“Out, Brief Candle” by Hannah Rose Roberts was selected by Kim Chinquee as the grand prize winner of the 2022 Flash Fiction Contest. First, read this magnificent story, published Monday, and then read an interview with the author conducted by assistant editor Jen Dupree!
I guess I’ll ask the obvious question: How did this idea come to you?
For a couple of years I’ve participated in NYC Midnight’s flash competition, where you’re given 48 hours to write a story from a randomized set of prompts. I ended up with the genre “ghost story” twice—first paired with “jukebox,” and second with “eyedropper.” I ultimately wrote stories about people communing with their dead using each of those objects, which led me to wonder: if I have sight and sound covered, could I expand this set of flashes to cover all five of the senses? And Out, Brief Candle was my first attempt to answer that question.
Scent is, I think, one of the under-utilized senses in fiction writing and so it’s interesting to me that’s where the focus of this piece is (right from the very first line). Talk a little bit about using scent as a vehicle to carry the story and if that’s something you do in your other writing.
Historically I’ve been as likely to underuse scent in my writing as the next person—I don’t have a great sense of smell, or taste for that matter (I may start sweating if you ask me to describe the notes of coffee or wine), and it feels all-too-easy to end up with a scent descriptor that’s either cliché or inaccurate. After I chose the premise of this story, I wondered if I’d painted myself into a corner: What scents, other than “cookies baking at Grandma’s house,” evoke nostalgia? But in the process of writing it—particularly while being in a long-distance relationship—I started to recognize that when you miss someone, any scent you tie to them can transport you.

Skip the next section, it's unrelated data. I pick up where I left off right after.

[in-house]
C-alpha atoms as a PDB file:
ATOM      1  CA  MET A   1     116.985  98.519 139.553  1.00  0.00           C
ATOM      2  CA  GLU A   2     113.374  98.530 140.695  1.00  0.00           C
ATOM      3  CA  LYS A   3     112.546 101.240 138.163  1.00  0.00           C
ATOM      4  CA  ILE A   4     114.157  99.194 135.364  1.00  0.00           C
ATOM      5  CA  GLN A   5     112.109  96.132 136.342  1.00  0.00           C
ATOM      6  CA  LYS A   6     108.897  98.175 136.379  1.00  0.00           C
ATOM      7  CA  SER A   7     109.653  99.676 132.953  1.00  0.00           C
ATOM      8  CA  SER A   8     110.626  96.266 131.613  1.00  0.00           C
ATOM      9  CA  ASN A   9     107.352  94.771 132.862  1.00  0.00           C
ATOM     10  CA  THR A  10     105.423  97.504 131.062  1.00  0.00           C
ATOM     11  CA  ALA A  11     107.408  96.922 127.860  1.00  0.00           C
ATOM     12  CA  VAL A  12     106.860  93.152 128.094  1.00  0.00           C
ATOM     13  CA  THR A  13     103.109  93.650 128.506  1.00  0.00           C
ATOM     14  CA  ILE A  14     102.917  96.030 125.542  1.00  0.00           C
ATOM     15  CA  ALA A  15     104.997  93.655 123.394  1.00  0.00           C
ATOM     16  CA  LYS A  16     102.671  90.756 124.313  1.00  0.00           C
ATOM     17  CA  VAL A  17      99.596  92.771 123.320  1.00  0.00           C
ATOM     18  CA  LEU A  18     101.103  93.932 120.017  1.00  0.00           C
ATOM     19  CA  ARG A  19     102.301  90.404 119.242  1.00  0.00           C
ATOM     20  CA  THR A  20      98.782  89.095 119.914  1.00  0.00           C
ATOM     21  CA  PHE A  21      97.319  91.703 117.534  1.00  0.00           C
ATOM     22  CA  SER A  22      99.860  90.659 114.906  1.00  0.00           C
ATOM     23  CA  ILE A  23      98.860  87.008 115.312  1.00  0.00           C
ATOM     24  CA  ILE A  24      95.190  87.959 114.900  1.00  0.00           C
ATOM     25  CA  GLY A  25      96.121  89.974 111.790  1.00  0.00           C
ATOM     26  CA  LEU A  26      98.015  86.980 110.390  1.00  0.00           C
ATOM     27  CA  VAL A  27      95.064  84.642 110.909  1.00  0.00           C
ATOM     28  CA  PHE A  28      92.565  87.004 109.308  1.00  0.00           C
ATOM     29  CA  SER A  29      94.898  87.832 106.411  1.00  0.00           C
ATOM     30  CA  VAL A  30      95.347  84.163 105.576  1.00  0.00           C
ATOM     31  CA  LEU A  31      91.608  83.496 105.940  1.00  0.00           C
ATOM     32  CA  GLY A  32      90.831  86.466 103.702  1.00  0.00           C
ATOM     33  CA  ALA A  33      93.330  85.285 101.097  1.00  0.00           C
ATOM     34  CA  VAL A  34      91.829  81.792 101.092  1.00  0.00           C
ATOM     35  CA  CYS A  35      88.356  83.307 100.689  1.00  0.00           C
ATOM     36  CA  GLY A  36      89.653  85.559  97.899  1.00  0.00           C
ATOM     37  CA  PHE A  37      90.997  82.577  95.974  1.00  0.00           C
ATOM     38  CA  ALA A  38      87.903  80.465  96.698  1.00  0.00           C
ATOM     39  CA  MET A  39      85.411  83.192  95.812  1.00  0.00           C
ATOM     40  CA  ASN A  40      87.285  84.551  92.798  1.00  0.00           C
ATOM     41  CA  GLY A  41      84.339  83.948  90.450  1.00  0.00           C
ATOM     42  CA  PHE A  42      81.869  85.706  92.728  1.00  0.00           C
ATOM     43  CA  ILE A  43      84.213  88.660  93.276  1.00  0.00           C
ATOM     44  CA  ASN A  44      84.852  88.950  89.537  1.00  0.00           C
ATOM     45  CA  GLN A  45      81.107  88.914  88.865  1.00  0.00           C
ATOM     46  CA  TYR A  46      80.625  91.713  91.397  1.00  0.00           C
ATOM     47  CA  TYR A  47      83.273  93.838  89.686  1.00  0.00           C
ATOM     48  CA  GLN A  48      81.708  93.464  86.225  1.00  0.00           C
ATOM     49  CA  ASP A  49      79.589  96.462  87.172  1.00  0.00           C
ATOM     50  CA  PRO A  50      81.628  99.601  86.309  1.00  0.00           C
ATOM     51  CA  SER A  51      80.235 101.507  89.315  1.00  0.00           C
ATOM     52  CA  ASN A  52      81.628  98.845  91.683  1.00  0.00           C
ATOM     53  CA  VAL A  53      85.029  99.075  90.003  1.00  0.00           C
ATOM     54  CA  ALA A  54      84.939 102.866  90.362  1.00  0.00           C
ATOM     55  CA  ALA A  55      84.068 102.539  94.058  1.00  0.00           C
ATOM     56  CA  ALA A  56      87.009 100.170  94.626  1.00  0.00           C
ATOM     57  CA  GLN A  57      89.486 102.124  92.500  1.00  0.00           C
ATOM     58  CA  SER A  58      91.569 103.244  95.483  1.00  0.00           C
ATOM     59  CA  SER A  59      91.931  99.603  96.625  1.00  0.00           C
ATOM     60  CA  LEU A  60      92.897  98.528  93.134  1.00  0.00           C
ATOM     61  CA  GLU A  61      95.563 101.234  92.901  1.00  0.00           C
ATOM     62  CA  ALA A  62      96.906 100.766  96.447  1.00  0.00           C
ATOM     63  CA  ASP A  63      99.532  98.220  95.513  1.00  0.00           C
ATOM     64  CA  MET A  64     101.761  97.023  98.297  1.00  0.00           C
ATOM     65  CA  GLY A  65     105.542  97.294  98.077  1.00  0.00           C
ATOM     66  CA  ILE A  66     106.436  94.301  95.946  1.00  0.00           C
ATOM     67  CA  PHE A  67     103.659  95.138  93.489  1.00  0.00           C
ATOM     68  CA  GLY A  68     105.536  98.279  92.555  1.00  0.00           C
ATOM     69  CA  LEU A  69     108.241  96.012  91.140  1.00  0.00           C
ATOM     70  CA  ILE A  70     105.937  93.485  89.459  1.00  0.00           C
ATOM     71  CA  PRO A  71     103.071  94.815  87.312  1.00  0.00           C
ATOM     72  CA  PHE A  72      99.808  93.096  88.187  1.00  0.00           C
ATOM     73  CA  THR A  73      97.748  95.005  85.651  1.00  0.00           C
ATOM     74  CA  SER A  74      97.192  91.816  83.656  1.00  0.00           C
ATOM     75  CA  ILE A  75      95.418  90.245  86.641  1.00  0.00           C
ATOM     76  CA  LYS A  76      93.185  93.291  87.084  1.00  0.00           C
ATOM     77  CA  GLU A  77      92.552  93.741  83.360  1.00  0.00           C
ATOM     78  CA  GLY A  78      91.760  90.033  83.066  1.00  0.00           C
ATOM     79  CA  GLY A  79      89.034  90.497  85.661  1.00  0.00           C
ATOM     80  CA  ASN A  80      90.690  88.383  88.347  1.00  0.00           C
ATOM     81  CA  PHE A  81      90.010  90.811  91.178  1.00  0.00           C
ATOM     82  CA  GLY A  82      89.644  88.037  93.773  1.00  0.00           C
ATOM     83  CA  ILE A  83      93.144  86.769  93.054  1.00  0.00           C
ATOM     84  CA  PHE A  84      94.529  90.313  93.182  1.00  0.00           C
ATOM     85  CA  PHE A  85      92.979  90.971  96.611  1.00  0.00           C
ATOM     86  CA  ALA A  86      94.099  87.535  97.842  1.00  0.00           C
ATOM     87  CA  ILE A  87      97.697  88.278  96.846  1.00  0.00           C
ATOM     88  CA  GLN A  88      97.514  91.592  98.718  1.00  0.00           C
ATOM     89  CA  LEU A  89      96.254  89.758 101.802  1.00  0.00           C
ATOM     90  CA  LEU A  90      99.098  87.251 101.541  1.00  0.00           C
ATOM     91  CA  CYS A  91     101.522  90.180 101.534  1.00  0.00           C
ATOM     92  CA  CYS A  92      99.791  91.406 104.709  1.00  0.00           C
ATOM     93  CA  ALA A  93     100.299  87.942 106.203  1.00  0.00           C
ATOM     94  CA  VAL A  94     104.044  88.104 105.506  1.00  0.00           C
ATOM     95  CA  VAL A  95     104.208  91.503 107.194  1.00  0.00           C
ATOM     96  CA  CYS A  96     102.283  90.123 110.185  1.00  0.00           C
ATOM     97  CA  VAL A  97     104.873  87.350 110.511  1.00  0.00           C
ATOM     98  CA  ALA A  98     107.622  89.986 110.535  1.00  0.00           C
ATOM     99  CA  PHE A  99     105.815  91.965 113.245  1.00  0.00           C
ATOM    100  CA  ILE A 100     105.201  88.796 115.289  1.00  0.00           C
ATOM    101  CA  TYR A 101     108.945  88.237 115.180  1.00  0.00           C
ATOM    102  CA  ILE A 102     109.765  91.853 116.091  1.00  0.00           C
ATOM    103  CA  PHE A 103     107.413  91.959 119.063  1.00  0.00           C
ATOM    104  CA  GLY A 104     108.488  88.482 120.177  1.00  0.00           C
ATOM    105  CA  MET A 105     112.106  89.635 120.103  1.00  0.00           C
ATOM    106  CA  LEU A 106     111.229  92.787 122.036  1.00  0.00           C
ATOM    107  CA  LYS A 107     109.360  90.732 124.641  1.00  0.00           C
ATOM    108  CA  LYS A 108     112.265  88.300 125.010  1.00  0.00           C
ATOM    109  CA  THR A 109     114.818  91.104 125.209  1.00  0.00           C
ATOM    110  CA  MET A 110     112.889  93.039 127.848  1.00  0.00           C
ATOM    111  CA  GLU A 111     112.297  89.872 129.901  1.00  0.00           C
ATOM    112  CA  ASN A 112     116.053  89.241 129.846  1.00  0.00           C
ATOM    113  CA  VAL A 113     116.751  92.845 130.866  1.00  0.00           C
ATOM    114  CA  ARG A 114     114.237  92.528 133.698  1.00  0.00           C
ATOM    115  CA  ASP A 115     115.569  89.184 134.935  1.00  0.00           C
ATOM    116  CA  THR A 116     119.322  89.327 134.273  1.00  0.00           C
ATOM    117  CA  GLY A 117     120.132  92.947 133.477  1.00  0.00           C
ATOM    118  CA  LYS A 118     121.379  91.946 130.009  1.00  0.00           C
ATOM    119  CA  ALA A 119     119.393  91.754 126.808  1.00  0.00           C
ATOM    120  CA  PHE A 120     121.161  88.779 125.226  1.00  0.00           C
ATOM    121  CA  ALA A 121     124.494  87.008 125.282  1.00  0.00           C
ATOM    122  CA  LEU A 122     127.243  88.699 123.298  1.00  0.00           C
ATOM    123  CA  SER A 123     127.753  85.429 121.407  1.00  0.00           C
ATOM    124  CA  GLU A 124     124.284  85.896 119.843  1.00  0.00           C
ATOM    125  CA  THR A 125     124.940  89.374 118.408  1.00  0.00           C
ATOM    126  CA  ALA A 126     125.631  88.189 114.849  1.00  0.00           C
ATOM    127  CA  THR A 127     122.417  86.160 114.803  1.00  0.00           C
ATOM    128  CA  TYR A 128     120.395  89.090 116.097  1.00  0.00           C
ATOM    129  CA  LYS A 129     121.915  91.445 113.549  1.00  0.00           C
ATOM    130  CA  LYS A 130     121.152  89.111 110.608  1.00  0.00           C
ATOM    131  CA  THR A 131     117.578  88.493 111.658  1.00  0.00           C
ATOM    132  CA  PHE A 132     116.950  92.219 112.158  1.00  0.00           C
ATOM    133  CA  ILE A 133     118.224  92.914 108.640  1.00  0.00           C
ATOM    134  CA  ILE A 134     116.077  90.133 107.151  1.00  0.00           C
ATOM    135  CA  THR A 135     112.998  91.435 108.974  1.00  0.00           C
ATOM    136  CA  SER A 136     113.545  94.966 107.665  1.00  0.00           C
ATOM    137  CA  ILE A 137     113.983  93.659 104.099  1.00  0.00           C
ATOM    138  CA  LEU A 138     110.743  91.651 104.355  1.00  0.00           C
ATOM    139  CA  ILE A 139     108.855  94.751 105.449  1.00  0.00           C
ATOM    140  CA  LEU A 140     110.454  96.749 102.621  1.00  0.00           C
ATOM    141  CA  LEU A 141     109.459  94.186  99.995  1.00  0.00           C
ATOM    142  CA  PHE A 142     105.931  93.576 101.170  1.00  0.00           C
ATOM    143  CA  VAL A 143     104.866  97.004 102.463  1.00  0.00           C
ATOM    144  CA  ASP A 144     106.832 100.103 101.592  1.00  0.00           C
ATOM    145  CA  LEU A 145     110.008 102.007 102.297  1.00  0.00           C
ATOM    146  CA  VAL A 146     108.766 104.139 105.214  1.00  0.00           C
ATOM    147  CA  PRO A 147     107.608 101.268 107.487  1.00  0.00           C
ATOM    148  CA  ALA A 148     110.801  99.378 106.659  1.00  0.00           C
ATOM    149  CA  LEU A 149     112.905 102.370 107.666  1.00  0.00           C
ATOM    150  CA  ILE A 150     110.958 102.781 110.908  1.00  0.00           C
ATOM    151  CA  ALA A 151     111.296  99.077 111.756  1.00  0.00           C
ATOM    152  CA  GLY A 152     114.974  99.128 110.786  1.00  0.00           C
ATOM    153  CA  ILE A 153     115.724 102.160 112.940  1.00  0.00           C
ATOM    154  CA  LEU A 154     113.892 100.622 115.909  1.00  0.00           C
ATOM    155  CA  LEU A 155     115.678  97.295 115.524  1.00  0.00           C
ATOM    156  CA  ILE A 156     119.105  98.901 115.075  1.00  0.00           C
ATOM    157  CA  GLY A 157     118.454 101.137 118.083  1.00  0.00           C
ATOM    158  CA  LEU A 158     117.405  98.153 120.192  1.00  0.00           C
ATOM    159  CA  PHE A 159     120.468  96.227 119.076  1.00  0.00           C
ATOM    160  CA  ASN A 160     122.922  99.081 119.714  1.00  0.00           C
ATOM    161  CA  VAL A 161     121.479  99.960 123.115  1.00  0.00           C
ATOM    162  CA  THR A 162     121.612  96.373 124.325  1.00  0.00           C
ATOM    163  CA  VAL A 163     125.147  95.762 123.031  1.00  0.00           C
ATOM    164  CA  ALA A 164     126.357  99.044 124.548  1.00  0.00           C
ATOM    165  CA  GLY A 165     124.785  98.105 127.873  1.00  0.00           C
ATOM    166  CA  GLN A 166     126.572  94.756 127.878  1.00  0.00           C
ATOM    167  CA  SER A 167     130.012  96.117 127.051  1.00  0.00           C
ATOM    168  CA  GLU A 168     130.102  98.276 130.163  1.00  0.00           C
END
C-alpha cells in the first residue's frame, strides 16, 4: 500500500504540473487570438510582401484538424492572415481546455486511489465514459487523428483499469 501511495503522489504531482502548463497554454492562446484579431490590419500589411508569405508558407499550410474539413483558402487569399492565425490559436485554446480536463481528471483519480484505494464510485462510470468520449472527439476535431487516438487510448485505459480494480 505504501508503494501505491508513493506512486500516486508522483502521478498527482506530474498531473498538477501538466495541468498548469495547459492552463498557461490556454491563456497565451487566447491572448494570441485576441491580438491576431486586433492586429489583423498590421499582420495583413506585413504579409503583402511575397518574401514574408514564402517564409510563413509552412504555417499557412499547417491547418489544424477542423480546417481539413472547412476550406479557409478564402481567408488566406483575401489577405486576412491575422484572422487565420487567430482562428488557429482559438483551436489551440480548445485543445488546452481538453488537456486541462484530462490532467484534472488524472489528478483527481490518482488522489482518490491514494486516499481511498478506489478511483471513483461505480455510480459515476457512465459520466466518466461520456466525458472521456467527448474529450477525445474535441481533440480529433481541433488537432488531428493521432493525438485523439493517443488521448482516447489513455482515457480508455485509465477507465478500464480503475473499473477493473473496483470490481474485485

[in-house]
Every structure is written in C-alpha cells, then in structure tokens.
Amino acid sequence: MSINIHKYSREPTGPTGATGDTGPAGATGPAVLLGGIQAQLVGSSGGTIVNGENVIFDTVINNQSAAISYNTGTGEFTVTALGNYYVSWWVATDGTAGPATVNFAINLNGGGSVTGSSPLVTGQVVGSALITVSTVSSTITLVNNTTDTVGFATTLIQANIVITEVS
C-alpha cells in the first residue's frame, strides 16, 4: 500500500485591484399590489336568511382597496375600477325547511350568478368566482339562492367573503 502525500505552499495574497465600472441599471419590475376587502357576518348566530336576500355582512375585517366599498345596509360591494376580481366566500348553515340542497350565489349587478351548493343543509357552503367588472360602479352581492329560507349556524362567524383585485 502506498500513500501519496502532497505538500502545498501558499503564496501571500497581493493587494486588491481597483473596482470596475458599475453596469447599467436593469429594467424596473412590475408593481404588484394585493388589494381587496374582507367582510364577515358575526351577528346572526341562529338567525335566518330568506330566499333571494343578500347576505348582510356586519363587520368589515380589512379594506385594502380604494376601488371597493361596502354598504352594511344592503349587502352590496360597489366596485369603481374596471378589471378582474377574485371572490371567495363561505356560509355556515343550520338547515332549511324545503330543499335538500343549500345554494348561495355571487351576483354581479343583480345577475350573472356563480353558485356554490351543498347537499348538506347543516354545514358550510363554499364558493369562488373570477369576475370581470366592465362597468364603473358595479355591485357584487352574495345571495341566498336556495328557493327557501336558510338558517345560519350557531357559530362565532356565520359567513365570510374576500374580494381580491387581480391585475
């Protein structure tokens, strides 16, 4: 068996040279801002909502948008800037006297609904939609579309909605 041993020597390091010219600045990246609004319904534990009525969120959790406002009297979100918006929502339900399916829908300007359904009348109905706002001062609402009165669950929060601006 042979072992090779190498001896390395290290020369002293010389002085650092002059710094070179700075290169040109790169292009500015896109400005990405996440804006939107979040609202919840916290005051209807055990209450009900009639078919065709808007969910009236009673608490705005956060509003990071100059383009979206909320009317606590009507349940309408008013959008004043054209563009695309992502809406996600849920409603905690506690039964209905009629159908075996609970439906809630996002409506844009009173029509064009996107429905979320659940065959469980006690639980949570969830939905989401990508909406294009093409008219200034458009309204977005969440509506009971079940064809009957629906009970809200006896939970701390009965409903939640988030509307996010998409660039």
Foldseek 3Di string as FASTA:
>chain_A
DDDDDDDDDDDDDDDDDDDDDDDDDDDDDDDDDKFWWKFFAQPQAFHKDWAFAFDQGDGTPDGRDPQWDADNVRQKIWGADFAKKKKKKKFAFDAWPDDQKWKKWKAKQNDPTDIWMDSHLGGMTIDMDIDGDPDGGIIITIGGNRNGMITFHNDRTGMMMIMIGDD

You use a great deal of restraint in this piece. Talk about the decision to not reveal the exact circumstances of Luis’ death. Was that something you initially wrote and then edited out?
I love writing flash exactly because of the restraint it forces. It overwhelms me to approach a parameter-free page…I’d much rather work within an existing constraint, be it length or topic. In the case of this story, I decided from the get-go that the details of the accident didn’t matter—whatever happened, Marlow knows that a thousand other people have lost their partners the same way. Her grief is not unique, only unique to her, and the reader doesn’t need to know what happened to imagine how it must feel.